CEO and CFO perceptions about AIS impact on firm performance and financial reporting: How do SOX, COSO, and the implementation of IT help reduce fraud and increase productivity in a business?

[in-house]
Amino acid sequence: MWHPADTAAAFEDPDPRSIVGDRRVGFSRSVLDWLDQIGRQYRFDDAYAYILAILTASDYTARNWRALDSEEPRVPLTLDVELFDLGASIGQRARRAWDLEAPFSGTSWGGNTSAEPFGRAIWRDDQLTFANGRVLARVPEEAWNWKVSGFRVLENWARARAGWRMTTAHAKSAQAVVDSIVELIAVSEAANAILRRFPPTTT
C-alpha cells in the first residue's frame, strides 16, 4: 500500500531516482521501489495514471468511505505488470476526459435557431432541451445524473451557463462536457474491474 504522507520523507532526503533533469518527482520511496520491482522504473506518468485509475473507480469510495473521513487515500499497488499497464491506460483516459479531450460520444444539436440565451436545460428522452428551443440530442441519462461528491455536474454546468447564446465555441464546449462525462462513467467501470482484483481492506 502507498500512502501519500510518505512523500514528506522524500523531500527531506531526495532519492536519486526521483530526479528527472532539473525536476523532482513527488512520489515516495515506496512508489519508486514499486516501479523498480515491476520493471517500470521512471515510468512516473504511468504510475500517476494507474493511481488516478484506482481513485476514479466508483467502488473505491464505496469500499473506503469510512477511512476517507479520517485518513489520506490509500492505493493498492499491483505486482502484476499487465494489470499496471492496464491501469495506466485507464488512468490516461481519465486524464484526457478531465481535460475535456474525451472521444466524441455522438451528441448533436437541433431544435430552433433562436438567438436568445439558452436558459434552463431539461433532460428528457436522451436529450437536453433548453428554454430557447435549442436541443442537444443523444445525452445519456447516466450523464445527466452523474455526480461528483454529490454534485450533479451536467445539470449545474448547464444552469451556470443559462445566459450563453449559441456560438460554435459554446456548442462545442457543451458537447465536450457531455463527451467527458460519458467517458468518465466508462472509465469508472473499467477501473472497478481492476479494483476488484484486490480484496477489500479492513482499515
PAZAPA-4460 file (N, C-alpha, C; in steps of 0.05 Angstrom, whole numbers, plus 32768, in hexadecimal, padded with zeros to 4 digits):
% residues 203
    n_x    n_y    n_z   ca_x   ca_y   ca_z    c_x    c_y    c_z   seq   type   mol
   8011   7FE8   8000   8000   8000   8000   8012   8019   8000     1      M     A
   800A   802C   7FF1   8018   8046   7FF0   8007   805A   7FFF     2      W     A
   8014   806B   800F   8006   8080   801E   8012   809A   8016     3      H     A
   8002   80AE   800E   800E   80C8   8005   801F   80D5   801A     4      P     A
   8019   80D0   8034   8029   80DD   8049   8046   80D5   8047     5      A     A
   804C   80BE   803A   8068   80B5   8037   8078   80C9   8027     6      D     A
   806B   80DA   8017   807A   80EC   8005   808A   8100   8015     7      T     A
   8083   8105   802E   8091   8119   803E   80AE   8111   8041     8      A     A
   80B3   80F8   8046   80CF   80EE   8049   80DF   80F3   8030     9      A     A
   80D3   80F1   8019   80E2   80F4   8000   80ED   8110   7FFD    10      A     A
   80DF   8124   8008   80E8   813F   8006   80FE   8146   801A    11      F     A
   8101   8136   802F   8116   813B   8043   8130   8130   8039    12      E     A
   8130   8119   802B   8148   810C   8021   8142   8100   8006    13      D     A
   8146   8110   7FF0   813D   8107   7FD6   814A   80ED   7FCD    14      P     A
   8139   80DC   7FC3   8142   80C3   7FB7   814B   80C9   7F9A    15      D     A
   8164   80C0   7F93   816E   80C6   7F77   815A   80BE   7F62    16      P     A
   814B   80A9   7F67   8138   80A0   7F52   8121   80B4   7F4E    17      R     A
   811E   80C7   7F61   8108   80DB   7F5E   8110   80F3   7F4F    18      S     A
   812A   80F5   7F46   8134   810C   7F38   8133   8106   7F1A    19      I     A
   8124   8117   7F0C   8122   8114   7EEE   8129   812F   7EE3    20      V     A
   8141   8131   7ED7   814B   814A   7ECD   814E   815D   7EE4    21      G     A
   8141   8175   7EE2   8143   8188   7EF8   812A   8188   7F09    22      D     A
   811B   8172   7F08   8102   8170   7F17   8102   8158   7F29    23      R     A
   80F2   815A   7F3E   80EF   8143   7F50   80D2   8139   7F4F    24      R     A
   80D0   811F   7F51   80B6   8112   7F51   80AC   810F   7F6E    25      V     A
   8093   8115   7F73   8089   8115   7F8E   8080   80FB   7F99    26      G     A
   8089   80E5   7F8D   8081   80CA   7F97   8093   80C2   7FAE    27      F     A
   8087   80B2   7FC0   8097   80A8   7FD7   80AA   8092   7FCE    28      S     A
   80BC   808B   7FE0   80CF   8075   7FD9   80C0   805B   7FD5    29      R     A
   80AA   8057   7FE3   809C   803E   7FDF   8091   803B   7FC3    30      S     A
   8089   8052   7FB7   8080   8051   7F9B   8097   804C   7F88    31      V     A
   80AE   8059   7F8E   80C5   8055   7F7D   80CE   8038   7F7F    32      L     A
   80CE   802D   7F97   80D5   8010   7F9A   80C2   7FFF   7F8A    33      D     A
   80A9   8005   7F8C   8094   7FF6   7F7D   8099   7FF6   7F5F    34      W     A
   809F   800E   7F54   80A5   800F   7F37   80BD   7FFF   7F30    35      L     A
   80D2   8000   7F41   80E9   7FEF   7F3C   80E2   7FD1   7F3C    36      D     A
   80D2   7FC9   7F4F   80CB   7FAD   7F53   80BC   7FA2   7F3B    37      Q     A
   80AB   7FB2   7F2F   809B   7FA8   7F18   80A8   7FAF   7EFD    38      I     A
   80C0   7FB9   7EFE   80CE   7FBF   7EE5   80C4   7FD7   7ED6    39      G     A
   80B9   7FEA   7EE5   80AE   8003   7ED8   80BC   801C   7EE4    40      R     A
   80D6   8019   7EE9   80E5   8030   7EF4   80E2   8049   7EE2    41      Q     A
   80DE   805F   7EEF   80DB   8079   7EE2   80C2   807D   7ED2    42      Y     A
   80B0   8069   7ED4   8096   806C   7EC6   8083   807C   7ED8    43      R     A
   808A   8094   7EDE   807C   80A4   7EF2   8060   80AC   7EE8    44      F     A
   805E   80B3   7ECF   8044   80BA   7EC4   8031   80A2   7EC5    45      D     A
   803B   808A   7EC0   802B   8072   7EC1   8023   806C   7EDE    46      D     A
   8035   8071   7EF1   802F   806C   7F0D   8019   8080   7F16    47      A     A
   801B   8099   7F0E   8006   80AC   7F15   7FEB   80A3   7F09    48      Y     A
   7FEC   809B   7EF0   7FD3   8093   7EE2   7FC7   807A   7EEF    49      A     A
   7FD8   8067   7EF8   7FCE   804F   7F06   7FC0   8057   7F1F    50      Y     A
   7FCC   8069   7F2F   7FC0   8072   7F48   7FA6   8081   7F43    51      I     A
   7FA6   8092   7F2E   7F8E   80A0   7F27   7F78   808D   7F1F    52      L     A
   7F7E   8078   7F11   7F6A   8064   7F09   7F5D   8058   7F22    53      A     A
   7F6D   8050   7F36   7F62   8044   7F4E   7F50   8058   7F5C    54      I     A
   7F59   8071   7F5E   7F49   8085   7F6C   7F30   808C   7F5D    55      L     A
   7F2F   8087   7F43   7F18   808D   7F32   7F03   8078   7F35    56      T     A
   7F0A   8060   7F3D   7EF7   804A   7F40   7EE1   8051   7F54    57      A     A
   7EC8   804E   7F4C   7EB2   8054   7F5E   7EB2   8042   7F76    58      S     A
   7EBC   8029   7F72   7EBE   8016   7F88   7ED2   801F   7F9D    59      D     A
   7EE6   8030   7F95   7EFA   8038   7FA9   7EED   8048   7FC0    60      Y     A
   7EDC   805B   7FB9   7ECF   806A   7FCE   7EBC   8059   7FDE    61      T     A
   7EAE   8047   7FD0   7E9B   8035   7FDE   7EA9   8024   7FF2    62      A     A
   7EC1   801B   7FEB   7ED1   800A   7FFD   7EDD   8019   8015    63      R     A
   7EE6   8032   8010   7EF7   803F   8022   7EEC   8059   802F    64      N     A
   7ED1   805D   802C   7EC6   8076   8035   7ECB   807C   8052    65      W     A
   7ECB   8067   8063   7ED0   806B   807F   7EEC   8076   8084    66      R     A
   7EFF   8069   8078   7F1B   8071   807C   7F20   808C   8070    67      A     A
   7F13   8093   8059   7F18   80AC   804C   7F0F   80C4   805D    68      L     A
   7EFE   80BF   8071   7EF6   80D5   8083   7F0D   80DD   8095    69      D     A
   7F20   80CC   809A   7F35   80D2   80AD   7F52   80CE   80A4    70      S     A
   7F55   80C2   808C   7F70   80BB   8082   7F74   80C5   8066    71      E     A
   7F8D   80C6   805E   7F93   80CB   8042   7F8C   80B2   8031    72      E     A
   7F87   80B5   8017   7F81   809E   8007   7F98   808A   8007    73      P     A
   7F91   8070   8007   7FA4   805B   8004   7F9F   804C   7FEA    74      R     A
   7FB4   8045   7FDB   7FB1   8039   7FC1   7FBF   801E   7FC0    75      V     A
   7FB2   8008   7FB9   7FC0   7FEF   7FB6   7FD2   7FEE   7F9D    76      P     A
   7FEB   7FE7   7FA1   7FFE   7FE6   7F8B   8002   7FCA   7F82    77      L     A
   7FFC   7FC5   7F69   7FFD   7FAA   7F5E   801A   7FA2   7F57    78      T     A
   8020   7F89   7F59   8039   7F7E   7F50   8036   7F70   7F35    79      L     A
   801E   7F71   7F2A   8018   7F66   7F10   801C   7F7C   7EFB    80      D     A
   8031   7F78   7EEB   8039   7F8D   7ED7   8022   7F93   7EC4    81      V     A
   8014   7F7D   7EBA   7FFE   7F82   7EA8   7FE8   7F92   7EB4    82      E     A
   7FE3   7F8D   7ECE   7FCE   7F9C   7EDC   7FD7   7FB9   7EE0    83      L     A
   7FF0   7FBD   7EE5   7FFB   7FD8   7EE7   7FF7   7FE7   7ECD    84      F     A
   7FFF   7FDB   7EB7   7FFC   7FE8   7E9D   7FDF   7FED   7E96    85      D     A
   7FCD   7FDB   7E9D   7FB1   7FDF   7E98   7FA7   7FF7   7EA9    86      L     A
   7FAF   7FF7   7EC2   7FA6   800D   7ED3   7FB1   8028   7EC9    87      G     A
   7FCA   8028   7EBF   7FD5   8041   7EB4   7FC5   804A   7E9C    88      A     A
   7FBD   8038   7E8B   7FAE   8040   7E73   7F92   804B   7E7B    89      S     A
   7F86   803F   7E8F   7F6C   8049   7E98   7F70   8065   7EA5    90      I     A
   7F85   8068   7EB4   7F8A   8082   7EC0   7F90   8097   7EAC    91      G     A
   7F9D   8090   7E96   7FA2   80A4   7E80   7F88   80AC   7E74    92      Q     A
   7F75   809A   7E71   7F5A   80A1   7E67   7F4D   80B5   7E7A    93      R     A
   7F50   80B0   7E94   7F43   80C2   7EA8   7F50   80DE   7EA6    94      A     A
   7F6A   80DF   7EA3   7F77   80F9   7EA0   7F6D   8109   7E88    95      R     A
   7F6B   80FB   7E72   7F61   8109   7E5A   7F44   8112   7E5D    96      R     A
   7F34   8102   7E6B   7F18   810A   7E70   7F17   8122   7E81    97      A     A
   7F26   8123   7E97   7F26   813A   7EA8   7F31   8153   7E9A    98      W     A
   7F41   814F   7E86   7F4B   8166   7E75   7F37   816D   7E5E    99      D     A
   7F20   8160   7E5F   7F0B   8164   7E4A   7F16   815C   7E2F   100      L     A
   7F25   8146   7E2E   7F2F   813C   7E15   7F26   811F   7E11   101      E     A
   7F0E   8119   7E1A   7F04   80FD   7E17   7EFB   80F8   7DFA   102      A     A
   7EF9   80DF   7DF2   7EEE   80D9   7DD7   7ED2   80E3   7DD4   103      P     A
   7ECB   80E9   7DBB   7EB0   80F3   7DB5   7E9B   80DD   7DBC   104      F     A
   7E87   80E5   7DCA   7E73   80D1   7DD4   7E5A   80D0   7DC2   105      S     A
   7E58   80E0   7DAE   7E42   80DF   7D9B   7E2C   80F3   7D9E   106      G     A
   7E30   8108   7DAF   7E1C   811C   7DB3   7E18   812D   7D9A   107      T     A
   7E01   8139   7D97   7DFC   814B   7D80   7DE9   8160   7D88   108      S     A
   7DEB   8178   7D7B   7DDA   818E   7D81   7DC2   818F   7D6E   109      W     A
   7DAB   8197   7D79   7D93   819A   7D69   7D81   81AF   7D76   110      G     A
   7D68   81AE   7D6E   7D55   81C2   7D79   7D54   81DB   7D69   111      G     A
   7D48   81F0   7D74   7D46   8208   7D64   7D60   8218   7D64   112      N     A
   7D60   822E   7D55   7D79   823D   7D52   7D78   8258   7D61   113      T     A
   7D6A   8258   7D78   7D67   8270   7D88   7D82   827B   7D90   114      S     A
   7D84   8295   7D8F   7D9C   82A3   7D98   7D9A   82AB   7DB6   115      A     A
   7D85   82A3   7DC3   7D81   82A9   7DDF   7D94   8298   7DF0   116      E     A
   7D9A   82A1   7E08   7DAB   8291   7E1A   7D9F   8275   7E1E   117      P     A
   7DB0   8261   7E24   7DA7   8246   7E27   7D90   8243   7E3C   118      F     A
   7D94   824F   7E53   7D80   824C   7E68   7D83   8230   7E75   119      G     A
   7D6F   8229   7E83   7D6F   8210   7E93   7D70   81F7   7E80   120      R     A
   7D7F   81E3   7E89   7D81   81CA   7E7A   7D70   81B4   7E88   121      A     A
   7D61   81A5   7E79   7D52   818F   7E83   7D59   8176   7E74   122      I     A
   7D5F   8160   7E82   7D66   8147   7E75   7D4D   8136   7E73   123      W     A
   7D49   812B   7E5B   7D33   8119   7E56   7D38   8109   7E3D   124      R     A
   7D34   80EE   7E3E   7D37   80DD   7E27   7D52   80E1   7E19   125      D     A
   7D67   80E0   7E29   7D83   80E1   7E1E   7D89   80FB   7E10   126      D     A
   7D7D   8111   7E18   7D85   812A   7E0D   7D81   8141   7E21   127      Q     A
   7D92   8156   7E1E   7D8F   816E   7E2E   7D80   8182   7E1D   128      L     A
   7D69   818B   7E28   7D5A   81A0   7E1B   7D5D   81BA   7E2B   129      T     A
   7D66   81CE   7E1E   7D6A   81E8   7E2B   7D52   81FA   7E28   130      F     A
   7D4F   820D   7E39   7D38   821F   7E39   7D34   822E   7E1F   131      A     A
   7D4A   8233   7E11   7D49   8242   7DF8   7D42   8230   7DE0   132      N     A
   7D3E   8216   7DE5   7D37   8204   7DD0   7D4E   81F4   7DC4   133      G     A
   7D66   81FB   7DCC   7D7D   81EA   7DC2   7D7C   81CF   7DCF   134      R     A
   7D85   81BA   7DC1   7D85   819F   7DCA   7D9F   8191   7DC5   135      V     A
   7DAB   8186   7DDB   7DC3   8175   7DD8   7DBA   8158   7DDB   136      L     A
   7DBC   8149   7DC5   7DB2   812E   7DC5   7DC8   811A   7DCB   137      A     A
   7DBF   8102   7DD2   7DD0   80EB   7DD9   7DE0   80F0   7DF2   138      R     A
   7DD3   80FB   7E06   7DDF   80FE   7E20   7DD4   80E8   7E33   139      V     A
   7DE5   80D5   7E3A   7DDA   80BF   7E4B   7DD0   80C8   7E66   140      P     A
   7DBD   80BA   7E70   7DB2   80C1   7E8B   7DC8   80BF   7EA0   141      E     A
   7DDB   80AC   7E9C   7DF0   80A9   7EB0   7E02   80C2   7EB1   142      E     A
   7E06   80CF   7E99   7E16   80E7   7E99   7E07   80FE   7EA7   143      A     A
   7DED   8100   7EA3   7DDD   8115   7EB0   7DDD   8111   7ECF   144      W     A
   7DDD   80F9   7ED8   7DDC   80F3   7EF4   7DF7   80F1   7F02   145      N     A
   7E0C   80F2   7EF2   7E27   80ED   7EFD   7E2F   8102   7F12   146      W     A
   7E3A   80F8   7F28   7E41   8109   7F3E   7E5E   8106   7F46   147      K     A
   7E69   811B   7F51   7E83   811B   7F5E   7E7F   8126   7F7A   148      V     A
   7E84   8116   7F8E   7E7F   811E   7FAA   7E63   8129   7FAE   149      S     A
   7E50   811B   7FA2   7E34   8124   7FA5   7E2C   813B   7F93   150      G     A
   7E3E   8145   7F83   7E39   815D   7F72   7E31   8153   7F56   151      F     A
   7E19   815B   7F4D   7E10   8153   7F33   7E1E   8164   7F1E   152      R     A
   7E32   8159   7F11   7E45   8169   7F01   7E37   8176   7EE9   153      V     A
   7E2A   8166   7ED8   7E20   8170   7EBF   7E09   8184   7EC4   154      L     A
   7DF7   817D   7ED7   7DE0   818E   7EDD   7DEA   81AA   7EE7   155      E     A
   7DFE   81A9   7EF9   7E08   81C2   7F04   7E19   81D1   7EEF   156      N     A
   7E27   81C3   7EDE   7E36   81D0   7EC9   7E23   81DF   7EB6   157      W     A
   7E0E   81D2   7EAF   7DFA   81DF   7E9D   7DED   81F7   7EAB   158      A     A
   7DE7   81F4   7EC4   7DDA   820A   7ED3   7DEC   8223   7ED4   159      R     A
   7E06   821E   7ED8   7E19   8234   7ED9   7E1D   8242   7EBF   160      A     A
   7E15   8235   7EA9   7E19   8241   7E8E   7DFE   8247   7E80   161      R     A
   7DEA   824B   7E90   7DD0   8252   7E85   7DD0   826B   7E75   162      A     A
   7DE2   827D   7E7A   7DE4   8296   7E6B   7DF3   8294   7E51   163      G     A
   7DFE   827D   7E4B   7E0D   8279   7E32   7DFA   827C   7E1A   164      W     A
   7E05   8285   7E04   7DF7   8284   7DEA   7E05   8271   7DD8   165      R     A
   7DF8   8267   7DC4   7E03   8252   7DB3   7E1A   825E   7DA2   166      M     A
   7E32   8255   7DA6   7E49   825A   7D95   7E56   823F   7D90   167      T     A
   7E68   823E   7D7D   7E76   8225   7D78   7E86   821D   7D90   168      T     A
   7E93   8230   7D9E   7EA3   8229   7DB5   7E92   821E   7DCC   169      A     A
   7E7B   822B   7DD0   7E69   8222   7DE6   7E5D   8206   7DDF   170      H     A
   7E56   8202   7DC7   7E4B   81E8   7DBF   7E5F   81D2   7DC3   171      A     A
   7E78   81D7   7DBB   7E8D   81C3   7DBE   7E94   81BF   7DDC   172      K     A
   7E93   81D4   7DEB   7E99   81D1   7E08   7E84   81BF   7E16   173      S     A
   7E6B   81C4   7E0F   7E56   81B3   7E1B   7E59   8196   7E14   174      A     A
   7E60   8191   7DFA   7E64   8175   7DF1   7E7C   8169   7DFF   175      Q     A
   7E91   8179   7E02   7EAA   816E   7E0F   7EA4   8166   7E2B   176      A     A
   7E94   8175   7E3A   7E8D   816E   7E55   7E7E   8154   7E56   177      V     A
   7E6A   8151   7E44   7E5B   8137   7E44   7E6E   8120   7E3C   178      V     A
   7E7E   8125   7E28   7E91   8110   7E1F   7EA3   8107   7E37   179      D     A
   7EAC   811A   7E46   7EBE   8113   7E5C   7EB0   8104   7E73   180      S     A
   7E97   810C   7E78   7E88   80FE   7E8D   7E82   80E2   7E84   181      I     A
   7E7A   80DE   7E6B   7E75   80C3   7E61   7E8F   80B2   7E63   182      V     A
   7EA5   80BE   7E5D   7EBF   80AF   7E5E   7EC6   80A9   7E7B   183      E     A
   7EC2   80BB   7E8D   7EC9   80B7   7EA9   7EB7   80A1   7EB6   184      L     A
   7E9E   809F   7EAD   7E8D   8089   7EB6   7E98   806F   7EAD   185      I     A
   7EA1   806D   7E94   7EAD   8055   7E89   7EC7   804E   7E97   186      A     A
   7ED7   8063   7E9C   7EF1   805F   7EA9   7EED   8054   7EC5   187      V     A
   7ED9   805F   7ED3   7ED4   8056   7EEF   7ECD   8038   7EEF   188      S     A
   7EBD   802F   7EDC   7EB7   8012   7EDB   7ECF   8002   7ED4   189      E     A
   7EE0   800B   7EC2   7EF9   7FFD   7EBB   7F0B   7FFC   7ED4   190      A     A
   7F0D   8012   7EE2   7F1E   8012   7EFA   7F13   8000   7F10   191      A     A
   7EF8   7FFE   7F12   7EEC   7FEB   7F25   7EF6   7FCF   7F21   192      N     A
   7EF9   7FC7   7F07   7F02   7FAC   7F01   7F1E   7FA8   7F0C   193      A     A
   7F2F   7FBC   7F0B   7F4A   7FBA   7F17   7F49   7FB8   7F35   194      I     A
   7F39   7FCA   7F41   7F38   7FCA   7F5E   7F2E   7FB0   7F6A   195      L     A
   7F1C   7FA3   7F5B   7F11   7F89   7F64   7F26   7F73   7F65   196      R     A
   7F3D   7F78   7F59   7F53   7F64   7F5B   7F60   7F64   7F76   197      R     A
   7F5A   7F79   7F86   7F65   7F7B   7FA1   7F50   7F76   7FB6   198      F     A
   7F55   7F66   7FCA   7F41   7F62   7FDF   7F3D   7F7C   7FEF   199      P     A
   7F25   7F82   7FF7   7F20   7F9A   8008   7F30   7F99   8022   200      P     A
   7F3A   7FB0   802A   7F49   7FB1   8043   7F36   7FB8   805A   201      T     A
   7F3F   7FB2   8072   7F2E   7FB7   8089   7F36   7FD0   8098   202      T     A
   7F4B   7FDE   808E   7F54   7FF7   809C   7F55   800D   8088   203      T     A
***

In the multifaceted, dynamic, corporate global milieu, imminent rifts continue to rattle the arenas of accounting/finance. The personal ambitions of CEO’s and CFO’s outweighed their responsibilities toward shareholders, employees, operations, civic/ethical duties, and the general financial system. CEO’s primarily focused on their own profitability, by increasing margins, meeting shareholder/market expectations, and expanding by any means necessary. Therefore, this lead to CFO’s and other members of top management on the front lines in manipulating margins to promote growth; thereby committing various levels of fraudulent activities, mainly to manipulate poor financial performance. The intertwining of ethical dilemmas and constant conflicts of interest endangered employees, shareholders, customers, and the general public. With the passing of Sarbanes-Oxley (SOX) in 2012, the act demanded, “that corporate management design and implement internal controls over the entire financial reporting process.” (Hall, 2013) In reference to CEO turnover and the appropriateness and effectiveness of a board, board of directors that are, “dominated by independent directors are more likely to remove a CEO based on poor performance than boards dominated by insiders.” (Dah, Frye, & Hurst 2013) “During the post-SOX, significant decline in the incidence of CEO turnovers for compliant firms.” (Dah, Frye, & Hurst 2013) Top management have adopted Accounting Information Systems, utilizing information technology and new understandings of physical controls in the workplace, in their effort to comply with SOX, the Committee of Sponsoring Organizations (COSO), and to maintain ethically conscious decisions. A company’s internal controls have been under scrupulous review and are continuously examined to a point where they are in full compliance with SOX. Most of the attention is attributed to two main provisions, organized by the Public Companies Accounting Oversight Board (PCAOB) that directly relate to internal controls. Under section 404, the CEO and CFO of publicly traded companies must personally disclose and certify, quarterly and annually, an adoption of a detailed code of ethics, which includes an effective maintenance of an internal control system. This section also protects whistle-blowers. In addition, section 303 requires that the CEO and CFO must sign off on the financial statements to assure that the reports do not include any material misstatements or omissions. To further protect capital markets, corporate governance, employees, shareholders, the general public, and the auditing profession, the organization’s auditor’s assurance on management’s internal control and ethics policies is required. Top management teams understood the importance of adding IT prowess. Information Technology departments garnered more responsibility after the passing of SOX. Being held as critical importance to internal control functions in an organization, IT departments became responsible for creating, improving, executing, and modifying a series of controls, essential to reduce fraud. Additionally, IT is accountable for accumulating, processing, and storing financial data, which is utilized in financial statements, and creates audit trails for external auditors. A portion of the internal controls implemented in a business exist as IT controls, many of which are based in the computerized environment and usually pertain to financial data. Programs and processes are written and maintained by IT professionals. Fairly new and intuitive processes include automated systems. These programs have reshaped the environment of accounts reporting. They, “initiate, authorize, record, and report the effects of financial transactions.” (Hall, 2013) Automated accounting is associated...
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